How a Catholic astronaut took the Eucharist in outer space.Mike Hopkins, an astronaut and recent Catholic convert, received the Eucharist while in space. He is an accomplished spaceman, who spent six months holed up on International Space Station in 2013. The Catholic church welcomed him barely a year before the mission. Hopkins' children and wife are Catholic from birth while he was a Methodist. According to him, he gravitated towards Catholicism after he sensed something “missing” from his life.
Hopkins' journey towards Catholicism started when he met Julie, his would-be wife, in college. He started dating her and learned she was a Catholic. He was a non-practicing Methodist at that time. Since they got married in a Catholic church, they both agreed to raise their children in the Catholic fold. The religiosity was there to make sure that their kids have a relationship with God. The relationship does not necessarily imply a narrow religious sense like Catholic, Methodist or Protestant. It follows that the family regularly went to a Catholic church. The kids were baptized into Catholicism.
In 2009, Hopkins got selected on to the astronaut program. This was a dream for him and the family moved to Houston where they became members of the Mary Queen Catholic Church located in Friendswood, a local parish. At that time, he was not a Catholic. Although he accompanied his wife and children to church, there was no participation in the Communion as he was then still a Methodist. It also was the time he felt something was missing in his life. Hopkins was also in Russia at that time, preparing for his space mission. His initiation into Catholicism was done by Father Skip Negley, the priest at his local church. They met when he occasionally came to the United States.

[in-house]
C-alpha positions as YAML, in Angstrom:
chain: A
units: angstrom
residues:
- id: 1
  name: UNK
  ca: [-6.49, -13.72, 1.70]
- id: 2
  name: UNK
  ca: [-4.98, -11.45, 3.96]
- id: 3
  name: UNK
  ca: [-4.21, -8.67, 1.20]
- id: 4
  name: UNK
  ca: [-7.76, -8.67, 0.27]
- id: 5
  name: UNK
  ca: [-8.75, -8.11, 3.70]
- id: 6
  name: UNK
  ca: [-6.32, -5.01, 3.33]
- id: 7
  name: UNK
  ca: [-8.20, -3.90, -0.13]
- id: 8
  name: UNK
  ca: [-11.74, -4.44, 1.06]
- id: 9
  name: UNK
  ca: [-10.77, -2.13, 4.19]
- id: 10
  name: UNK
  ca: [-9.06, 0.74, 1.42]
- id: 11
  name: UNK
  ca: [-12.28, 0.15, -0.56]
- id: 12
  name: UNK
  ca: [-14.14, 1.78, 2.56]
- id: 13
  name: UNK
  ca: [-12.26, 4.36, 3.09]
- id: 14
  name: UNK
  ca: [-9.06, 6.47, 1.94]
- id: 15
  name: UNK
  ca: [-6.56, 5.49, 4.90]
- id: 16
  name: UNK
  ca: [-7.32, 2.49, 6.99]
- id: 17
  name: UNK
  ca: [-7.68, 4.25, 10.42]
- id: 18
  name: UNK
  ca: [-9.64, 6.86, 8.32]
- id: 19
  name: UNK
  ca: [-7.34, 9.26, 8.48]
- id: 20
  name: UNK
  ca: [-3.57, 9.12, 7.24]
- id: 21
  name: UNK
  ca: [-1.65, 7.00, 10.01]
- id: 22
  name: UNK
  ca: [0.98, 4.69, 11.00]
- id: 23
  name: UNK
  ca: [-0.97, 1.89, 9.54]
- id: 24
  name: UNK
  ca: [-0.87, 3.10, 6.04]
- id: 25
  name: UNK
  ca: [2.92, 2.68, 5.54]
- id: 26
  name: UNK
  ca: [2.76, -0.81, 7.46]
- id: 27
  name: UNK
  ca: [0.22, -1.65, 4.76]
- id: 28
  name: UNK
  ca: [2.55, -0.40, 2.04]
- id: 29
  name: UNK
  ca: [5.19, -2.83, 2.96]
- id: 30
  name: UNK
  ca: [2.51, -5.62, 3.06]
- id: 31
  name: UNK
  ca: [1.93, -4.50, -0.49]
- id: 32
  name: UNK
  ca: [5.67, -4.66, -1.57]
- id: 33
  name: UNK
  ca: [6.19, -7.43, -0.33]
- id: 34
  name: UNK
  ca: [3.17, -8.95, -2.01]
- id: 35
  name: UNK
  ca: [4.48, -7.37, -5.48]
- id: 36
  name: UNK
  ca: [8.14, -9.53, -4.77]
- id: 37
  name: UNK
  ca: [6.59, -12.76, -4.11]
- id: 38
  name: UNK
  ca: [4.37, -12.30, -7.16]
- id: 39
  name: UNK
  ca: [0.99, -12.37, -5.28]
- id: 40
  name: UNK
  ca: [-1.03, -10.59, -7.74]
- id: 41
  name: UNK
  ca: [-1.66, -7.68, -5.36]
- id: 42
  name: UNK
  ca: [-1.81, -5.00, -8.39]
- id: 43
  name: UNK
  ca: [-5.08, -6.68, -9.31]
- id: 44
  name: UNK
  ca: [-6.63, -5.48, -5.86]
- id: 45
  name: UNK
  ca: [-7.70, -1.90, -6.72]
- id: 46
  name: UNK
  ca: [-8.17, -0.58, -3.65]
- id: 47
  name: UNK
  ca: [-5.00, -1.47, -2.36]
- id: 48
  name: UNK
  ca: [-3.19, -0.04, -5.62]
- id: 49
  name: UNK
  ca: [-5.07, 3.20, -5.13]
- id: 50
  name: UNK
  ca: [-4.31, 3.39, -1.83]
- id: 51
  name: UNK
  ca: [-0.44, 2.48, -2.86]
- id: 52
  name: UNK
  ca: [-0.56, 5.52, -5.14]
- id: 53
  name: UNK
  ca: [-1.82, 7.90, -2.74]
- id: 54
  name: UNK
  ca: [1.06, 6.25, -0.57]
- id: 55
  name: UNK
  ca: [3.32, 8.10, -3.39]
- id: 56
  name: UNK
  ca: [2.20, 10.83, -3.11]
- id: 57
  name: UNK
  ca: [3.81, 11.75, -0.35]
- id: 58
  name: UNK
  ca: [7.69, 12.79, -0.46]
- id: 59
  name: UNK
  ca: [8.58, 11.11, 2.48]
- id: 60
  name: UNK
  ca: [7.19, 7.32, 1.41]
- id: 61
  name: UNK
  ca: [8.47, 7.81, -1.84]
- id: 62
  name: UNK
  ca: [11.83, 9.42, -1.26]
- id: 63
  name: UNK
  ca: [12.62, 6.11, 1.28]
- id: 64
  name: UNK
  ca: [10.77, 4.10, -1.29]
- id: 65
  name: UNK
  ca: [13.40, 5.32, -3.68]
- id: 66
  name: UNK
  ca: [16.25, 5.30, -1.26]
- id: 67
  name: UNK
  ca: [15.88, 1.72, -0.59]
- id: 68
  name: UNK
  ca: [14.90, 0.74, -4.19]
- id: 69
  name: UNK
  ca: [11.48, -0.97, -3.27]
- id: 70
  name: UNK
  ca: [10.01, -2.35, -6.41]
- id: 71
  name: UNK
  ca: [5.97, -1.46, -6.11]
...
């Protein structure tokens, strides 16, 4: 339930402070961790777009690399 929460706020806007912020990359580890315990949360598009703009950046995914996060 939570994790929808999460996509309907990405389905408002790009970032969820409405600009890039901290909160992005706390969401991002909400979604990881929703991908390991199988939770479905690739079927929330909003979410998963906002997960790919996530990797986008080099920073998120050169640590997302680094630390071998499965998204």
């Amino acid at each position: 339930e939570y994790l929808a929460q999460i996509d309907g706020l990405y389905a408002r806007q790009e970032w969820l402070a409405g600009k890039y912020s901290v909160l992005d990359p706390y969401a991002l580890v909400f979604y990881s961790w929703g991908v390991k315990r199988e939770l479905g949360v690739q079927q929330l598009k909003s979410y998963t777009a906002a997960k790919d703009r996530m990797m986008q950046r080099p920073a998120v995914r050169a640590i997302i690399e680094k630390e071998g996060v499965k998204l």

— Jack Valero ن (@jackvalero) May 2, 2016
The problem was Hopkins has to take Communion, and he will be in space at that time. It is not a practice to self-administer Communion. After conferring with his priest friends, a solution was found. He was to take with him a small pyx and six wafers. Each wafer will be cut into four pieces, enabling him to have 24 opportunities for receiving Communion. He then took the Eucharist into space and was able to enjoy Communion almost every week. He also imparted himself Communion during a spacewalk.